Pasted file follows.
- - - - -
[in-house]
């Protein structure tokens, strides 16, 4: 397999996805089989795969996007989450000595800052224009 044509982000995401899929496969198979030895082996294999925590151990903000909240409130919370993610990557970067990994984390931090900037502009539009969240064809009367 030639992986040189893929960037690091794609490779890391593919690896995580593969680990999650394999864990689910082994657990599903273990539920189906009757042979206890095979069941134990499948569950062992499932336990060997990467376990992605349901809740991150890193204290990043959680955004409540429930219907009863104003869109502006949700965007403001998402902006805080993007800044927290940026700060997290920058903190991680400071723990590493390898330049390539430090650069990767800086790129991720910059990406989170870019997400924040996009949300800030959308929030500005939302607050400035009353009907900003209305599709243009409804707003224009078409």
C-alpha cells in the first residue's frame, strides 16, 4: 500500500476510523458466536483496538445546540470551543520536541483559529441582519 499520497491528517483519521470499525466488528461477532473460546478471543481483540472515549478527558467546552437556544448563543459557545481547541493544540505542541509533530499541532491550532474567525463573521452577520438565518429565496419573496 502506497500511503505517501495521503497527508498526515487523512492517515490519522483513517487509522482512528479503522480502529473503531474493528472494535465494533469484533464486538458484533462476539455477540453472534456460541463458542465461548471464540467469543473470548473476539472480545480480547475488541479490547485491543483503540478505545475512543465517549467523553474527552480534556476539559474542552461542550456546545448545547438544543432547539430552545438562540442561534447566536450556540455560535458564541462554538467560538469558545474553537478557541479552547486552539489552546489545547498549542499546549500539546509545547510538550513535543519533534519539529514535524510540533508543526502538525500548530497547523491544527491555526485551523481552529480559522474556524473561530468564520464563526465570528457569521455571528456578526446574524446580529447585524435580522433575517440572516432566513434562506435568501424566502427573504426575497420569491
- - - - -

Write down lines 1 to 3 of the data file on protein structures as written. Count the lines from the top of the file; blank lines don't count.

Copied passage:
[in-house]
């Protein structure tokens, strides 16, 4: 397999996805089989795969996007989450000595800052224009 044509982000995401899929496969198979030895082996294999925590151990903000909240409130919370993610990557970067990994984390931090900037502009539009969240064809009367 030639992986040189893929960037690091794609490779890391593919690896995580593969680990999650394999864990689910082994657990599903273990539920189906009757042979206890095979069941134990499948569950062992499932336990060997990467376990992605349901809740991150890193204290990043959680955004409540429930219907009863104003869109502006949700965007403001998402902006805080993007800044927290940026700060997290920058903190991680400071723990590493390898330049390539430090650069990767800086790129991720910059990406989170870019997400924040996009949300800030959308929030500005939302607050400035009353009907900003209305599709243009409804707003224009078409």
C-alpha cells in the first residue's frame, strides 16, 4: 500500500476510523458466536483496538445546540470551543520536541483559529441582519 499520497491528517483519521470499525466488528461477532473460546478471543481483540472515549478527558467546552437556544448563543459557545481547541493544540505542541509533530499541532491550532474567525463573521452577520438565518429565496419573496 502506497500511503505517501495521503497527508498526515487523512492517515490519522483513517487509522482512528479503522480502529473503531474493528472494535465494533469484533464486538458484533462476539455477540453472534456460541463458542465461548471464540467469543473470548473476539472480545480480547475488541479490547485491543483503540478505545475512543465517549467523553474527552480534556476539559474542552461542550456546545448545547438544543432547539430552545438562540442561534447566536450556540455560535458564541462554538467560538469558545474553537478557541479552547486552539489552546489545547498549542499546549500539546509545547510538550513535543519533534519539529514535524510540533508543526502538525500548530497547523491544527491555526485551523481552529480559522474556524473561530468564520464563526465570528457569521455571528456578526446574524446580529447585524435580522433575517440572516432566513434562506435568501424566502427573504426575497420569491